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When should my child start speaking?

Children develop at varying rates in all sorts of ways, from when they take their first steps to when they understand that their own perspective might be different to someone else’s. Language is no different so there is no set age at which a child should start talking.

There are, of course, certain milestones which most children achieve in their communication at certain ages and it can be a daunting time for parents who see their friend’s children begin speaking earlier than their own. For most children, this is likely just the natural variation in when children achieve their own milestones. For others, this could be a temporary language delay which will eventually see them catch up without any intervention.

But for some children a delay in early language milestones might be the first sign of a long-term disorder of language development. So what should parents look for if they are concerned about their child’s language development?

Read more: Surprising facts about how we talk to babies

It’s not all about speech

Generally, children begin to babble from around the age of six months and say their first words between ten and 15 months (most start speaking at about 12 months). They then begin to pick up increasing numbers of words and start to combine them into simple sentences after around 18 months.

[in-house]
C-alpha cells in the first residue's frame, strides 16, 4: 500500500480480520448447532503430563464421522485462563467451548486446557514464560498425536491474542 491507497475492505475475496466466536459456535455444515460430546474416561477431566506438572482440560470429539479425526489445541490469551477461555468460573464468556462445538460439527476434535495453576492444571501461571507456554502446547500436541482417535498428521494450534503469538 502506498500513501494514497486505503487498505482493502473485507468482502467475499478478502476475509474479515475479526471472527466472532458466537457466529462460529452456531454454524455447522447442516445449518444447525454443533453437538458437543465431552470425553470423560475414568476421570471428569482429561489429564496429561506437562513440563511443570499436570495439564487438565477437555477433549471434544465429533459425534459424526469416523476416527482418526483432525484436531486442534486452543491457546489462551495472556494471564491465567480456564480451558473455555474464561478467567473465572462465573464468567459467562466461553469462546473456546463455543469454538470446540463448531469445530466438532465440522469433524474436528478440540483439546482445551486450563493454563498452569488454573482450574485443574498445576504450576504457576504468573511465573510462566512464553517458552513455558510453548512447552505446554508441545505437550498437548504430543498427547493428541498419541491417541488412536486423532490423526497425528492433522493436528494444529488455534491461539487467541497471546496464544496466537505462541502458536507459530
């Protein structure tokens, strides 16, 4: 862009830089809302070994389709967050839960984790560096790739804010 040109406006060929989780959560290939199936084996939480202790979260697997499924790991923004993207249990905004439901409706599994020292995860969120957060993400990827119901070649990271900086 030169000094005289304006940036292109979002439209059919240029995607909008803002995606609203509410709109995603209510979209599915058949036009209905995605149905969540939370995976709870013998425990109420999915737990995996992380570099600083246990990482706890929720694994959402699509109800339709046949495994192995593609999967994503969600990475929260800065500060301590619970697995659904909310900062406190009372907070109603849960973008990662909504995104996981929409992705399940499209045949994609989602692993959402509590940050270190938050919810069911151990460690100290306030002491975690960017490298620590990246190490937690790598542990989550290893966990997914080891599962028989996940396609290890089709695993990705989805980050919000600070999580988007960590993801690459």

It is important to note that language is not just the sounds we make with our voice. The idea that language is only speech is a huge misconception. We take it for granted, but understanding the language used by those around us is a very complex task. We need to have knowledge of the words being used, have a concept of what those words mean in different contexts and understand the meaning of a sentence based on the order of the words. These are called receptive language skills.

Parents should be aware that from the earliest stages of language development, children understand more than they can communicate themselves. Indeed, it is through children’s understanding of the language surrounding them – in other words, what parents, siblings and caregivers are saying – that they build their own language skills.

Some conditions affecting speech, such as a stutter, are highly noticeable. In contrast, the problems children have when they are not developing language in the typical fashion can sometimes be hidden. Sometimes seemingly complex instructions can be readily understood due to the overall context. For example, telling your child to “go and get your coat and boots on” may be understood due to the context of getting ready to leave the house and understanding the words “coat” and “boots”.

Other instructions with a less clear context, such as “get the blue and black book that is under the blanket on the chair”, require a better understanding of the language itself and might be harder for children with language difficulties. It is often difficult to identify an underlying language problem in many children, particularly when they are good at using the social context.